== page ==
Exercising Constitutional rights in America should not cost money, but under new legislation approved in the Illinois House today the cost of gun ownership in Illinois will dramatically increase.
The House approved Senate Bill 1966 62-52. The legislation would substantially the increase cost of a FOID card and complicate the process by mandating fingerprinting as a requirement to obtain/renew a FOID card with a maximum cost of $30 for the service. The legislation also raises the FOID card renewals to $20 every 5 years (currently $10 for a 10-year license). Finally, it also requires private firearm sales/transfers go through a licensed dealer.
“This legislation is an affront to every gun owner in this state,” said Richard Pearson, executive director of the Illinois State Rifle Association. “You should not have to pay money to exercise your Constitutional rights. We have a guaranteed right to own a firearm under the Constitution, but here in Illinois to exercise that right, you must jump through all kinds of hoops and pay all kinds of money to the state. There are few things you can count on in life, but one of them is that Illinois State Rifle Association will keep fighting this in the Legislature and will be challenging this terrible legislation in court should it be signed into law.”
Today, the Illinois House passed the Fix the FOID Act (SB 1966), that address loopholes in the state’s existing gun licensing system that were brought to light following the tragic shooting that took five lives on February 15, 2019 in Aurora, Illinois. With days to go before the end of the Illinois legislative session, the Senate must call for a vote before the bill can head to the Governor’s desk.
“We are grateful to chief sponsor Representative Kathleen Willis and proud of the Illinois House for working to close the gaps in our gun laws to ensure that those who are prohibited from gun possession, are not able to easily evade the law and arm themselves,” said Kathleen Sances, president and CEO of G-PAC. “We urge the Illinois Senate to take this critical legislation over the finish line by voting yes to fixing the FOID.”
“People are looking for action to prevent gun violence, and Springfield is listening,” said Tanja Radakovich Murray, a volunteer with the Illinois chapter of Moms Demand Action for Gun Sense in America. “Closing deadly gaps in our gun laws is a matter of public safety, and the Senate should act quickly to send this important legislation to the Governor’s desk.”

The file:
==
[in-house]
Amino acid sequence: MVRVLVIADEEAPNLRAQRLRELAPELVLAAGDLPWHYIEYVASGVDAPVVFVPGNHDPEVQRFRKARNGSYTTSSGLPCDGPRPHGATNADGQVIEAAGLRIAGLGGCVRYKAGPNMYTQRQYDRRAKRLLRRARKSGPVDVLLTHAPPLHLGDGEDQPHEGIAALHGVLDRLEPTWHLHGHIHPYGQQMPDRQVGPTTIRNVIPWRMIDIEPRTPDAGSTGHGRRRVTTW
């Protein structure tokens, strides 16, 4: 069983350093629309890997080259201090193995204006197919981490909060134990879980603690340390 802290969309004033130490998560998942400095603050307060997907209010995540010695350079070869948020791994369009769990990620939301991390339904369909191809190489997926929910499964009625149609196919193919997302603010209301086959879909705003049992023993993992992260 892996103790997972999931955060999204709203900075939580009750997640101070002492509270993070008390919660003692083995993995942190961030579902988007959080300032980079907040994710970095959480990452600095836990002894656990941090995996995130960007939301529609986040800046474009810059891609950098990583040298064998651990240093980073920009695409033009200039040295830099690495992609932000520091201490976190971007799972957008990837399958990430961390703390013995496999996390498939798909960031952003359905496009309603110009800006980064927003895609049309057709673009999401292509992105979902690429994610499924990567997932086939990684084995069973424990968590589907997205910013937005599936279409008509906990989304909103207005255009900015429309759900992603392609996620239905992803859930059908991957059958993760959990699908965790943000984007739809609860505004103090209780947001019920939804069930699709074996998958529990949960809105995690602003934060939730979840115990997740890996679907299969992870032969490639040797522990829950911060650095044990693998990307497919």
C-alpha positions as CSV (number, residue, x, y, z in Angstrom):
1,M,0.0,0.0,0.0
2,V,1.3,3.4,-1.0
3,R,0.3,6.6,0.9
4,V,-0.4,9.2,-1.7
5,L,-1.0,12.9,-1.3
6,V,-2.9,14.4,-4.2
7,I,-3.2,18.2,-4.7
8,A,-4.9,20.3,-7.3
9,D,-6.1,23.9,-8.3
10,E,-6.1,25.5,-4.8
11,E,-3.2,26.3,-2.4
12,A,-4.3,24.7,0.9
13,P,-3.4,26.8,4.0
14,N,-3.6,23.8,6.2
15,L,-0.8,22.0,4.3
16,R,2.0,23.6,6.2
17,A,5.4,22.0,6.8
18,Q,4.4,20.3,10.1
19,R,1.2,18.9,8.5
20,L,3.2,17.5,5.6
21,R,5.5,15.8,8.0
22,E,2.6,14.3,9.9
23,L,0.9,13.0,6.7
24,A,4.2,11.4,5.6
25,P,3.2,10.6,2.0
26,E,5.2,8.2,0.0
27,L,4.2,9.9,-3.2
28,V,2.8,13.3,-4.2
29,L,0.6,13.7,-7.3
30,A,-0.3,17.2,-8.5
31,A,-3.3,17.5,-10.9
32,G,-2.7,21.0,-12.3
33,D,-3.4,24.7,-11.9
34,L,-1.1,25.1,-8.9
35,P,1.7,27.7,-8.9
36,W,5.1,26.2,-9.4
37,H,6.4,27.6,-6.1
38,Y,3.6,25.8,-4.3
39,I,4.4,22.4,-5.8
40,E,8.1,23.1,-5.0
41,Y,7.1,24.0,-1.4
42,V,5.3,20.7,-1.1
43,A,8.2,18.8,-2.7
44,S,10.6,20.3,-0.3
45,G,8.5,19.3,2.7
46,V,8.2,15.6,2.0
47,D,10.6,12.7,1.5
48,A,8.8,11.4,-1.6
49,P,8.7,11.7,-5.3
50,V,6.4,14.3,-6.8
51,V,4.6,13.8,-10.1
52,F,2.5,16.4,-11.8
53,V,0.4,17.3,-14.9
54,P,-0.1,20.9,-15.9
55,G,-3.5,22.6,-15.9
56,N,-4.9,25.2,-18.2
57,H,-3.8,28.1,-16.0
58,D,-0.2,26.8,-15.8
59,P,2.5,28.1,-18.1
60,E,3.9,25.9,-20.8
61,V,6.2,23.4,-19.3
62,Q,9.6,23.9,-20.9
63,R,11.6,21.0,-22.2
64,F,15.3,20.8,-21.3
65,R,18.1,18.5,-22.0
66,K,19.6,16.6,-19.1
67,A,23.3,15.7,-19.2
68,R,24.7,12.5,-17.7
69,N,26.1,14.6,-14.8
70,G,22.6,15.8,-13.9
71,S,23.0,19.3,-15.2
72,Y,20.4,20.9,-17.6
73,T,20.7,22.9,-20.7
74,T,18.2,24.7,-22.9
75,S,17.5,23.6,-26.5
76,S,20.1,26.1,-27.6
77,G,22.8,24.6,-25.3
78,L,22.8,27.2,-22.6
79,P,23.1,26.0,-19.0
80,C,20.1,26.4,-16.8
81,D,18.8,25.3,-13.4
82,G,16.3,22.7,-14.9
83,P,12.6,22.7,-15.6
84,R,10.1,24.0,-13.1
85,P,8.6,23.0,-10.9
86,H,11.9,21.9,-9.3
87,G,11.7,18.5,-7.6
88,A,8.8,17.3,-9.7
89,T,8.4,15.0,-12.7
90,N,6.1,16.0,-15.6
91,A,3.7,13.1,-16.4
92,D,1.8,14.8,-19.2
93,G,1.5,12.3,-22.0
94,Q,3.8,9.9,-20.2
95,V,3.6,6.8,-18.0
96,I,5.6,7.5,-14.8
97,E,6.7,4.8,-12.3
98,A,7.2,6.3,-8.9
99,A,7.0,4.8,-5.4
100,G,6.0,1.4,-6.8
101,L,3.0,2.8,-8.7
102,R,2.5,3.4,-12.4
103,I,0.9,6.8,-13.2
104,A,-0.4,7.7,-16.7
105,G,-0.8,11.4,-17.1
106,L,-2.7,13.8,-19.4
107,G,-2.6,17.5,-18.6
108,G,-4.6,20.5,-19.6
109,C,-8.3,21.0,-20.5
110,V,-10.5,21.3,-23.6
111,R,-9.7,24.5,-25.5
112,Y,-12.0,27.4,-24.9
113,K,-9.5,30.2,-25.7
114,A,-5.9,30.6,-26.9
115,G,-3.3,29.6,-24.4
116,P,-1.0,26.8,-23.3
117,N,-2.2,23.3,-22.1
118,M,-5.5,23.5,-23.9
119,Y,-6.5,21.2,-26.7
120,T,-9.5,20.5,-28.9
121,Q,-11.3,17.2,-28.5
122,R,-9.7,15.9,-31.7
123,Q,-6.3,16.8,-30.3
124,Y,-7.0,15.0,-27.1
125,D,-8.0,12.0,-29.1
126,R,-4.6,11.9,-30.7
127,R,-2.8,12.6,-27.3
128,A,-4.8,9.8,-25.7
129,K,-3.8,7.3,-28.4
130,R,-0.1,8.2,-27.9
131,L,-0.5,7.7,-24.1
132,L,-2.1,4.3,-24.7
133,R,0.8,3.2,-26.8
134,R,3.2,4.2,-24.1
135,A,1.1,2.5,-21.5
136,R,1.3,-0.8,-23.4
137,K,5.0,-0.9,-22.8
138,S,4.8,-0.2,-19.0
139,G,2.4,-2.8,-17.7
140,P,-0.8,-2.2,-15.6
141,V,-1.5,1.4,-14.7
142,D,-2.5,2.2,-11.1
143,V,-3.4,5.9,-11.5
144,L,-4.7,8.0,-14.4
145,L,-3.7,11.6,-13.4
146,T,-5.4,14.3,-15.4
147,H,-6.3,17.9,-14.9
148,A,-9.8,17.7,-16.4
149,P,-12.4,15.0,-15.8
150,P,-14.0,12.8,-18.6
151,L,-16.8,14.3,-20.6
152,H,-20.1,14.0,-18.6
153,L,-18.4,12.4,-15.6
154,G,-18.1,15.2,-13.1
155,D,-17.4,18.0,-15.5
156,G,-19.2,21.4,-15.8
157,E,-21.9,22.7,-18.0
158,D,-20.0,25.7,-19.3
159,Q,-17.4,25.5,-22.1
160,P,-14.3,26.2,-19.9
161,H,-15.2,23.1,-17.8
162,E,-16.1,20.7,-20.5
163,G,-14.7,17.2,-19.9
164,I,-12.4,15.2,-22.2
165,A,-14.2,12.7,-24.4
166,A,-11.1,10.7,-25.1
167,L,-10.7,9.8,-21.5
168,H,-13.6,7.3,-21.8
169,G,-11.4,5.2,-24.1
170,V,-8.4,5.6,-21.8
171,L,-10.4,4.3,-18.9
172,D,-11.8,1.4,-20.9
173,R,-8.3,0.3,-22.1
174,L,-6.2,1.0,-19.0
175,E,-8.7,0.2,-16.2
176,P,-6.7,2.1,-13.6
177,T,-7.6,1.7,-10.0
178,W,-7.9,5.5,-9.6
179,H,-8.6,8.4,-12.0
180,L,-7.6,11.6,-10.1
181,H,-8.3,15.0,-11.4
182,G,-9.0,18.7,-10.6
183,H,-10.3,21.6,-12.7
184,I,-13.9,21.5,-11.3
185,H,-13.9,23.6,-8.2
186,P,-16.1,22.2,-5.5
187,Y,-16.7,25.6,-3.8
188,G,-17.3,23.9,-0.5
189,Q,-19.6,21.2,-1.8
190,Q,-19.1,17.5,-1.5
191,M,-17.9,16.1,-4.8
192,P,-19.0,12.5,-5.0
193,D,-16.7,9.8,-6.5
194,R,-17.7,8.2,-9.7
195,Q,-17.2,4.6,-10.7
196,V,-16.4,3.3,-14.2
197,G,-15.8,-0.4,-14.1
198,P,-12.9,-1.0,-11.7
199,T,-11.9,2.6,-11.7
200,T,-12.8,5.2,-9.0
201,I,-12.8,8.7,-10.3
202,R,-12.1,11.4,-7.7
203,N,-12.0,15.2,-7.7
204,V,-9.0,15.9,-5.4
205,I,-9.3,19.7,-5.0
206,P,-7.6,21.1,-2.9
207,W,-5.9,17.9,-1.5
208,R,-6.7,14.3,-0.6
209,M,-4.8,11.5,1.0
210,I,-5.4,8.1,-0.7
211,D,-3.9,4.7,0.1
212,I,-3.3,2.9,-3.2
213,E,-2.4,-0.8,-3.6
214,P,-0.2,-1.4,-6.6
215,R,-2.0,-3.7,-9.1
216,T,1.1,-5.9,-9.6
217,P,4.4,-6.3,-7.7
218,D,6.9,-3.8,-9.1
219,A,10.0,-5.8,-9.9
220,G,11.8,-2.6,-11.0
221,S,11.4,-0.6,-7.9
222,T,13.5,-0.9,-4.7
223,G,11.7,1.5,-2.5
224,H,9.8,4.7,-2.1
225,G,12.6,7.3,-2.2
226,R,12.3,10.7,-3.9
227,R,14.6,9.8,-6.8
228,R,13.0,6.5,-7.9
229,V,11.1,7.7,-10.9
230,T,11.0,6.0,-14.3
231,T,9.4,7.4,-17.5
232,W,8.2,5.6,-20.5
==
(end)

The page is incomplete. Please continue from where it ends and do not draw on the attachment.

“People prohibited from owning a gun shouldn’t be able to get their hands on one,” said Nico Bocour, state legislative director at Giffords, the gun violence prevention organization founded by former Representative Gabrielle Giffords and her husband, Captain Mark Kelly. “Gaps in Illinois’s strong laws have allowed dangerous individuals to use a firearm to cause devastating tragedies like the shooting in Aurora, Illinois. But state lawmakers didn’t just offer thoughts and prayers. They acted to make sure Illinoisans are safe from gun violence at work and in their communities. The Fix the FOID Act closes dangerous loopholes so only law-abiding citizens can buy a gun. We applaud Rep. Willis and Sen. Morrison for their leadership in sponsoring this legislation and look forward to Governor Pritzker signing the Fix the FOID Act into law.”
Under current Illinois law, individuals seeking to buy a gun must first obtain a Firearm Owners Identification (FOID) Card from the Department of State Police. The Fix the FOID Act would make the following key provisions to the current FOID system:
Require a point-of-sale background check for all gun sales, including those by an unlicensed seller.
Require applicants for FOID Cards to submit fingerprints as part of their application.
Reduce the FOID Card duration from 10 years to five years.
Require action by the State Police to remove guns once a FOID Card is revoked.
An investigation by the Chicago Tribune published last week found that as many as 30,000 guns may still be in the possession of Illinois residents deemed too dangerous to have them, while the Chicago Sun-Times editoralized in favor of Fix the FOID. In the editorial, the Sun-Times writes: “none of the modest measures being proposed in this legislation would impose an undue burden on anybody’s Second Amendment rights. But they might have saved the lives of five people in Aurora on Feb. 15, 2010.”
Support for the bill is growing across district and party lines. A recently released poll finds that two-thirds of Illinois voters support the Fix the FOID Act including roughly three-quarters of voters in suburban Cook County and the “collar counties” of DuPage, Kane, Lake, McHenry and Will and almost half of voters in Downstate Illinois.
The measure passed out of the House by a margin of 62-52.
The roll call is here. Democratic Reps. Bristow, Greenwood, Halpin, Hoffman, Kifowit, Reitz, Scherer, Stuart and Yednock voted “No.”
Reps. DeLuca and Mayfield did not vote. Rep. Mason was excused.